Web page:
This very tiny volume, readable in a short sitting, delineates Taleb's thought in a very different manner than his previous books. It also takes on some new subjects. A short introduction frames the aphorisms to follow. Here the charming tale of Procrustes gets juxtaposed with our modern sensibilities. But the comparison seems appropriate.
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26 of 27 people found the following review helpful
5.0 out of 5 stars Arrogance of the highest order. Loved it. March 6, 2011
Format:Hardcover
Taleb's book of Philosophical and Practical Aphorisms is annoyingly brilliant. I am aware of no other intellect who can offer truisms in such an offensive, condescending, righteous, and elitist manner while also endearing, educating, enlightening, and inspiring.

The one word that has always come to mind when I think of Nassim Taleb is ARROGANT. Based on his aphorism, it sounds like I'm not the only one:

"People reserve standard compliments for those who do not threaten their pride; the others they often praise by calling 'arrogant.'"

And he's right. Again. Fooled by Randomness and The Black Swan made it clear to the world that Taleb is a first class thinker who can KNOW, to paraphrase one his sayings, a priori what most can only learn a posteriori. The Bed of Procrustes offers readers a much more robust insight into Taleb's world view and process which is ultimately quite useful for those who seek to find a deeper understanding of the complex world we live in. It may not be surprising that this deeper understanding that Taleb possesses stems from a pursuit that is at odds with the modern, scientific, technological approach to knowledge, but is rooted in one's ability to remove oneself from constraints, biases, artificial effort, and political and societal norms.

Taleb's aphorisms (short form writings which contain deep meaning) manage to tell us how to generate ideas without thinking, achieve progress without working, and reveal mysteries without looking. His targets include fields which rely heavily on the idea that what we know is more robust than what we don't (economics, medicine, academia), those which rely on popular acceptance to be considered influential (politics, journalism, literature) and all who are enslaved by a predictable existence.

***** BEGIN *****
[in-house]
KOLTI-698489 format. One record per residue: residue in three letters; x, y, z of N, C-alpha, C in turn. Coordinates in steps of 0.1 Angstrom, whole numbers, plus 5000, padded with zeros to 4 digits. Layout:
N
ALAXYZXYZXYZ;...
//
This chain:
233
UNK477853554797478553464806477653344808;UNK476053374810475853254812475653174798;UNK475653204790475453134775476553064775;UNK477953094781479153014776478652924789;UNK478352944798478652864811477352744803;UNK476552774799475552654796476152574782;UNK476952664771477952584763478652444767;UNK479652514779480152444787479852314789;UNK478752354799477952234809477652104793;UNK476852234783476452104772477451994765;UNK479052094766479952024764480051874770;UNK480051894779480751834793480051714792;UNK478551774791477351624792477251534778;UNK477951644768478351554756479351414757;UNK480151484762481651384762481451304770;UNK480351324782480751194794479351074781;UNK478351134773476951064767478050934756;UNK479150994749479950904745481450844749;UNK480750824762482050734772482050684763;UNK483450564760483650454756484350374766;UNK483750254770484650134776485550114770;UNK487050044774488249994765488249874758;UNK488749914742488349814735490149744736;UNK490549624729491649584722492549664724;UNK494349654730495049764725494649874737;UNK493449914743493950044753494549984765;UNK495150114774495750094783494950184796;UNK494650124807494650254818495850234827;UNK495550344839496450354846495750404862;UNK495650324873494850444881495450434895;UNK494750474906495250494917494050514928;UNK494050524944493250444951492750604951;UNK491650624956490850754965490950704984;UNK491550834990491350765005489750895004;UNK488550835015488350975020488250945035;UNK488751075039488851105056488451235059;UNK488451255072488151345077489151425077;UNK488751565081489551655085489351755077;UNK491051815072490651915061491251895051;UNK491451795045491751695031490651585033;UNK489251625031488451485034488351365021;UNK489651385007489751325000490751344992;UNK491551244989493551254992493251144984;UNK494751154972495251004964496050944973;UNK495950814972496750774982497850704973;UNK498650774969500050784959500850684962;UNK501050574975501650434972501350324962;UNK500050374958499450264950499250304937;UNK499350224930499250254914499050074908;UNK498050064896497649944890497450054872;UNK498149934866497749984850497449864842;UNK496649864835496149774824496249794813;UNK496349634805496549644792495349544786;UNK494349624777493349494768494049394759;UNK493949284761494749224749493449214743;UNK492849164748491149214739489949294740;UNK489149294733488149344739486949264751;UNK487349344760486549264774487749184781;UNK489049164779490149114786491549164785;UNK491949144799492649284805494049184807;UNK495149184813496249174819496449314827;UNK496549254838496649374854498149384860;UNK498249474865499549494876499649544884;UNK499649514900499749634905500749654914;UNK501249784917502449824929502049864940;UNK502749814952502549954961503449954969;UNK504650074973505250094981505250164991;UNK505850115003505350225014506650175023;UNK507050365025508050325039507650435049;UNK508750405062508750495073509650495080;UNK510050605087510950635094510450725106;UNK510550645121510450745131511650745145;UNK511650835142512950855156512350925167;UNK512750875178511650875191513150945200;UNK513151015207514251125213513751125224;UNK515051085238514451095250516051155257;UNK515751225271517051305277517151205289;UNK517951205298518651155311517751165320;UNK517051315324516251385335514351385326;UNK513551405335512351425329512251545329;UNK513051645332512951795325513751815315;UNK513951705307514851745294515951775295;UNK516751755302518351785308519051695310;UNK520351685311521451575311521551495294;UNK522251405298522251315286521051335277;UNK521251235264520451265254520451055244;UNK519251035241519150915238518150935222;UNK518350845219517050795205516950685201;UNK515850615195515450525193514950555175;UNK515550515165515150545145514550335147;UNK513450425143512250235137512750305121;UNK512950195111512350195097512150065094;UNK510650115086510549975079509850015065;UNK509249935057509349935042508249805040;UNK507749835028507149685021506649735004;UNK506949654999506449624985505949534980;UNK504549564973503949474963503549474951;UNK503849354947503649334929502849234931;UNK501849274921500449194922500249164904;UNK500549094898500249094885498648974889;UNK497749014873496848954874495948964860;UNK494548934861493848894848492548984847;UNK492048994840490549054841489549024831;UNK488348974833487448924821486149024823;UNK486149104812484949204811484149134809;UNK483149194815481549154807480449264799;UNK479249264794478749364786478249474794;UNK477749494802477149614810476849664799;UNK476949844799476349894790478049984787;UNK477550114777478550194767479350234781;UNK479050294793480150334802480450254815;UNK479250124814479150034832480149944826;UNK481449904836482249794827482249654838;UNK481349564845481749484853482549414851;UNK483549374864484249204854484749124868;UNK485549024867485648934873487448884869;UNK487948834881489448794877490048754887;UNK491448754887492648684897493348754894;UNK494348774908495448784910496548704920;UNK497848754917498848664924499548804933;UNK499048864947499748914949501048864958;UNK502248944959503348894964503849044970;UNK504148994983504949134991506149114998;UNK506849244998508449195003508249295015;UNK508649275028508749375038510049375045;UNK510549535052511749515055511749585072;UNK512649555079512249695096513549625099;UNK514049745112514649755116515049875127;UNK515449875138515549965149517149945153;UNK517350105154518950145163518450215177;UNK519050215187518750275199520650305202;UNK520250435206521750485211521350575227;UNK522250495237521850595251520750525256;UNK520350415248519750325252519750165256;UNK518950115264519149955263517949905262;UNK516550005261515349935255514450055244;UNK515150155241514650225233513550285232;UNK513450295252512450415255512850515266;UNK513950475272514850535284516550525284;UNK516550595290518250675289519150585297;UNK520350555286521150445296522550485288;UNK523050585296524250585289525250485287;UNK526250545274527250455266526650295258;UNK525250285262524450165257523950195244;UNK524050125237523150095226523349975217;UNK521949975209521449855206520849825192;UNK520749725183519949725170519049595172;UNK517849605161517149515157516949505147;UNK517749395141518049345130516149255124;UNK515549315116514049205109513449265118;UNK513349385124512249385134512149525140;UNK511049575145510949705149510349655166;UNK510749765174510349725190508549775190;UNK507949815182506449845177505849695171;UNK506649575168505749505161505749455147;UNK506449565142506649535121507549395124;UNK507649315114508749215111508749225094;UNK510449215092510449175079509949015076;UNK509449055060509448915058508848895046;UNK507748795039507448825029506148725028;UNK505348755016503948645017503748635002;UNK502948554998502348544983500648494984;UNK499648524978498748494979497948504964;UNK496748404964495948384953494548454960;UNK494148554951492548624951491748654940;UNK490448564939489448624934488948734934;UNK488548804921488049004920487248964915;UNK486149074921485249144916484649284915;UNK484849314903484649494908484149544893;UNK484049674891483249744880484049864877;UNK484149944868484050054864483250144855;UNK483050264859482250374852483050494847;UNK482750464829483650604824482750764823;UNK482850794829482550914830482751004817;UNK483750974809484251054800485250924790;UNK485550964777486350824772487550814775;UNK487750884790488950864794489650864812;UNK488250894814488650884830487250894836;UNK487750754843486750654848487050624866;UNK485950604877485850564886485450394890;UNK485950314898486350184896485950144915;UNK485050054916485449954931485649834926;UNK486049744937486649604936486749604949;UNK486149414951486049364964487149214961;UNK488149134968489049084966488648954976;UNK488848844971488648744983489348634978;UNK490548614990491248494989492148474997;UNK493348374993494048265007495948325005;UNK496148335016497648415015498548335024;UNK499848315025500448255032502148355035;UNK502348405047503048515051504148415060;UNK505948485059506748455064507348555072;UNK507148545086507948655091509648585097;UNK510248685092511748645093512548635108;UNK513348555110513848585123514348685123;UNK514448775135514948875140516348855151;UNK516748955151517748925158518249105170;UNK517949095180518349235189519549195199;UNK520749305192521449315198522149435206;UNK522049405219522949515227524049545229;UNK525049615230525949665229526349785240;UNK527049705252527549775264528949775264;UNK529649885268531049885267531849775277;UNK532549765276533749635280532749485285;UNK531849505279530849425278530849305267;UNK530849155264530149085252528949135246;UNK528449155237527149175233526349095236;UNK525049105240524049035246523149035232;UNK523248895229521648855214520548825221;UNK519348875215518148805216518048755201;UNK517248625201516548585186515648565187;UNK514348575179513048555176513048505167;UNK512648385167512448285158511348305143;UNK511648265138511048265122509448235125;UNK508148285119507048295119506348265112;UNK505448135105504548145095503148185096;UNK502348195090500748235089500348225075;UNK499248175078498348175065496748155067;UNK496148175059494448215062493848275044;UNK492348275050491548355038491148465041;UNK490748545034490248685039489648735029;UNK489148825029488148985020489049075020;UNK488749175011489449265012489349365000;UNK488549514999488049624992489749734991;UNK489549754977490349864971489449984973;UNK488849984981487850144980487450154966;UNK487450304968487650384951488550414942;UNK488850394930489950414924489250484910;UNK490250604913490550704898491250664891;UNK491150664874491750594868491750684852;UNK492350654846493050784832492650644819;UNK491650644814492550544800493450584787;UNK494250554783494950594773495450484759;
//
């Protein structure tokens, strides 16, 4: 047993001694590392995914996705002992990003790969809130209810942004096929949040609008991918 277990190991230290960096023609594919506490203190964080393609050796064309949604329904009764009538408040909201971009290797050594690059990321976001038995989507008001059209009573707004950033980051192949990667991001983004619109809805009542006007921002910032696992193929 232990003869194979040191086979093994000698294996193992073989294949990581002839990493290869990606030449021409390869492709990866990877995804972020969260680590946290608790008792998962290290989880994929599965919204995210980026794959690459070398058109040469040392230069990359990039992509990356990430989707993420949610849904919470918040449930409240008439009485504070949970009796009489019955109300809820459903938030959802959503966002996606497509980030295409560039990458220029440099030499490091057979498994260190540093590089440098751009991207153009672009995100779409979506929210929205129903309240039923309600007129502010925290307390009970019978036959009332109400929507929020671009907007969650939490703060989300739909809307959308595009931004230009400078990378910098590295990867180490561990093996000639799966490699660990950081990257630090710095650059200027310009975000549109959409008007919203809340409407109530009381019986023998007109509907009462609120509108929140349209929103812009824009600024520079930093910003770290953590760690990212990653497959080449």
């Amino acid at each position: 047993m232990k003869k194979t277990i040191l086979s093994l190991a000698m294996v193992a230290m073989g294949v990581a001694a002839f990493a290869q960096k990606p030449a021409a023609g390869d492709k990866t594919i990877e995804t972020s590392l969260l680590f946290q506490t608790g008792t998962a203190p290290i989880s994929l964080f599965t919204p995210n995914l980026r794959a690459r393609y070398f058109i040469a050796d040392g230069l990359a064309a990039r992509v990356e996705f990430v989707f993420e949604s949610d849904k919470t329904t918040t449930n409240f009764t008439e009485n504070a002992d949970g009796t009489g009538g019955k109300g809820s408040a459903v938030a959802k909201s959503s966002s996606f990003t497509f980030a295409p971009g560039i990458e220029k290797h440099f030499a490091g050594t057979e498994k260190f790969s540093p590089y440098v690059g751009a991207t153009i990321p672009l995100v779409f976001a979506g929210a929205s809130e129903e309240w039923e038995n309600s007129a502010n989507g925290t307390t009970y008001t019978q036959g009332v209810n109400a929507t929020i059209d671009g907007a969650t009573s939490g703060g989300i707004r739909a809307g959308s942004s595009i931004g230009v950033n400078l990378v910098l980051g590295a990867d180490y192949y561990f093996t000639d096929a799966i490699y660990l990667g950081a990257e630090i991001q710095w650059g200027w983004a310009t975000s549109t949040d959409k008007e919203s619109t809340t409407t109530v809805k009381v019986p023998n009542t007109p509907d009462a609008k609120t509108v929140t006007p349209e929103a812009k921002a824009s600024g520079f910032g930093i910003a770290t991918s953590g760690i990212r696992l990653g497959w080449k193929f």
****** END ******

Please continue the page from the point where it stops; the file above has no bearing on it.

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48 of 57 people found the following review helpful
5.0 out of 5 stars What's the rush? Slow down and think ..... December 3, 2010
Format:Hardcover|Verified Purchase
An intriguing book based on an interesting thesis, well presented, in saying "we humans, facing limits of knowledge, and things we do not observe, the unseen and the unknown, resolve the tension by squeezing life and the world into crisp commoditized ideas ..."

"The person you are most afraid to contradict is yourself," Taleb begins, and shortly after continues, "to bankrupt a fool, give him information."

Okay, I declare bankruptcy. These aphorisms are an eloquent Luddite protest against the madcap technological excesses and follies of the modern world. I agree. Every new technology blossoms into excess, then retreats into practical use as newer ideas develop. Obsidian was once a new idea in cutting; but, anything this good soon evolved into ornaments and other impractical uses.

It's the inevitable fate of all new technology and all new ideas. All good ideas become complicated into absurdity, until wiser people ask, "Just what are we trying to accomplish here?"

Taleb is a wise man asking such questions, and this book is one of questions and relevant observations. It's the same question anyone with a cell phone and the choice of 250,000 apps might ask, like Taleb, "Why?" and the answer is "I dunno."

In brief, this is an eloquent plea to slow down and think.

What's missing is a recognition of human curiosity which creates all technology, from obsidian blades to Blackberrys. It's a book devoid of curiosity, of Rudyard Kipling's Five Faithful Serving Men and the journalist's eternal questions, "Who? What? Why? When? How?"

Of course, I'm not aware of the Luddites having many answers. But, Taleb, like those who sit and refuse to budge do serve to remind the rest of us that scurrying about accomplishes little. More power to him, and to those who ask, "Is this trip necessary?"